Member Nina Perlina will speak on the Siege of Lenningrad.
She is Emerita from the Slavic and Eastern European Studies Department at IU. She began teaching at IU in 1987. She was born in Leningrad in 1939, and her entire family survived the Siege of Leningrad. She emigrated from the Soviet Union in 1974. Among her publications on the history of Russian literature and culture (Dostoevsky, Gogol, Pushkin) is also a monograph Olga Freidenberg’s Works and Days. Freidenberg, Boris Pasternak’s cousin and life-long correspondent, the outstanding expert on Ancient Greek mythology, folklore and literature, was an author of a diary The Race of Life that included her recollections of the horrors of the Leningrad blockade: “The Siege of the Human Being”. Soon after Perlina completed her analytical biography of Freidenberg, she co-authored with Professor Cynthia Simmons Writing a Siege of Leningrad: Women’s Diaries, Memoires and Documentary Prose. The interviews with the siege survivors had a reinvigorating impact on her own recollections of this time, though she was just a toddler when the siege was declared. She will talk on the personal experiences of Leningrad youngsters, schoolkids, and their parents.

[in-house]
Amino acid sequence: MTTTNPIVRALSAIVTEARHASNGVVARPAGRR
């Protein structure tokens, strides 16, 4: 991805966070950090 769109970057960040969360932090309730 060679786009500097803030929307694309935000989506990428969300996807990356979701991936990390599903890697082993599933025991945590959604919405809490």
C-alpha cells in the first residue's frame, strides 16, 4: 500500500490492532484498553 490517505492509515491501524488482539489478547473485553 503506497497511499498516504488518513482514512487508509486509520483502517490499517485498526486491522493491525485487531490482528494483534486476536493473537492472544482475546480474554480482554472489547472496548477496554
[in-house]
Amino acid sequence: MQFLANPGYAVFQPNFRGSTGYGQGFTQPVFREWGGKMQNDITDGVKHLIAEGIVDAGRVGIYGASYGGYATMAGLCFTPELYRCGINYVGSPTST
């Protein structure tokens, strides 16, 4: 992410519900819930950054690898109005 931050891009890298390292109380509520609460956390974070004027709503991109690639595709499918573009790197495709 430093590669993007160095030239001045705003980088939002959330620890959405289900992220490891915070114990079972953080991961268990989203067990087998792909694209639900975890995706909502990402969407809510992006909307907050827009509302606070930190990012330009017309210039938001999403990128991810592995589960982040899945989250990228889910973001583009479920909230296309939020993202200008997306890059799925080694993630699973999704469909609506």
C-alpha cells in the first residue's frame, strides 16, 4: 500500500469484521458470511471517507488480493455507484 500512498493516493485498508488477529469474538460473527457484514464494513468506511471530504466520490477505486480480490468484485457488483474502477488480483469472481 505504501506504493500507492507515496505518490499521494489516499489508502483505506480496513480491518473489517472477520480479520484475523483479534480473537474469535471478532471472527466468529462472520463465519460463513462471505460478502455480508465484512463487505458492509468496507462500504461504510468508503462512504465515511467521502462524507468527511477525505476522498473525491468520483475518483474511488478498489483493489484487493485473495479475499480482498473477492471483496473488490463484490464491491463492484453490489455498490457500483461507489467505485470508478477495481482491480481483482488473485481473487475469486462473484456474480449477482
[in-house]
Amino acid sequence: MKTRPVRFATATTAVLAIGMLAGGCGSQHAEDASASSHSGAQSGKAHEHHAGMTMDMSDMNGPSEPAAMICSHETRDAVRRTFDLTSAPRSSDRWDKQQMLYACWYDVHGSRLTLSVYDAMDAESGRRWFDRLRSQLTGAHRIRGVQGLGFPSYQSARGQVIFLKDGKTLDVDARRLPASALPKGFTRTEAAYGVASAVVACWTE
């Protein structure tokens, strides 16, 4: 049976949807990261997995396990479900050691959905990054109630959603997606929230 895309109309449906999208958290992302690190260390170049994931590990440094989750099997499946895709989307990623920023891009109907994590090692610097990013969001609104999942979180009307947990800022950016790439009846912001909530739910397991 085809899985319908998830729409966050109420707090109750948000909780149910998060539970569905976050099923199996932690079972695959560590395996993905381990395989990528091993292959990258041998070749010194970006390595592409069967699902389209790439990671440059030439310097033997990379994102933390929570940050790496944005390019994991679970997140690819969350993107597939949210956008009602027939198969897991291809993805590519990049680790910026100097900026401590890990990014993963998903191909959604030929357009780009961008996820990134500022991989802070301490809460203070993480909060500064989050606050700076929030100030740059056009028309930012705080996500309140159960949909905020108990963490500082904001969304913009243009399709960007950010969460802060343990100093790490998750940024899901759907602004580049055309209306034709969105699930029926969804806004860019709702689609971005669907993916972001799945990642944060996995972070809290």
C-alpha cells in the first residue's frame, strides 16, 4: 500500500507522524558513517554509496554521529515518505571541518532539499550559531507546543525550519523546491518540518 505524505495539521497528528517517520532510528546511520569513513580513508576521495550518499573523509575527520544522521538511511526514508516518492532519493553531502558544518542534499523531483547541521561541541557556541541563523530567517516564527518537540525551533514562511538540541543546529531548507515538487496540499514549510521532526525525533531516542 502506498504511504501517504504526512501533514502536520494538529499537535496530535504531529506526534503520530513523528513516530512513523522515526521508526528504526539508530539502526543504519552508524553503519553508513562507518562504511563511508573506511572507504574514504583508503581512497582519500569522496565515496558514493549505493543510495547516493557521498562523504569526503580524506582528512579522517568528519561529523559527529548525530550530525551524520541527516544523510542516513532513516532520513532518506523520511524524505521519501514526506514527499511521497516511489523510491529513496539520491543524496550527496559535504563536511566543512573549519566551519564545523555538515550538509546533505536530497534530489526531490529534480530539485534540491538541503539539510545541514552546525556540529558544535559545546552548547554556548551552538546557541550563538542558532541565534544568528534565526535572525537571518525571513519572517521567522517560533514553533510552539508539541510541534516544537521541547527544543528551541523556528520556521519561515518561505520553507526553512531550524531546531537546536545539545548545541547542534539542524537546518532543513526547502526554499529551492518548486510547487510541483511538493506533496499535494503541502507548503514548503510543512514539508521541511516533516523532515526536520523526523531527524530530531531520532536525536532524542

Publications and talks related to the theme of the Siege:
Writing the Siege of Leningrad (mentioned above)
“Daughters and Stepdaughters of the Russian Revolution”, Russian Review, 1992
“Selective Affinities: History of Culture in the works of Pasternak and Freidenberg”, Indiana Slavic Studies, 1996
Potluck dessert will follow the program. Please bring baked goods, fruit or drinks.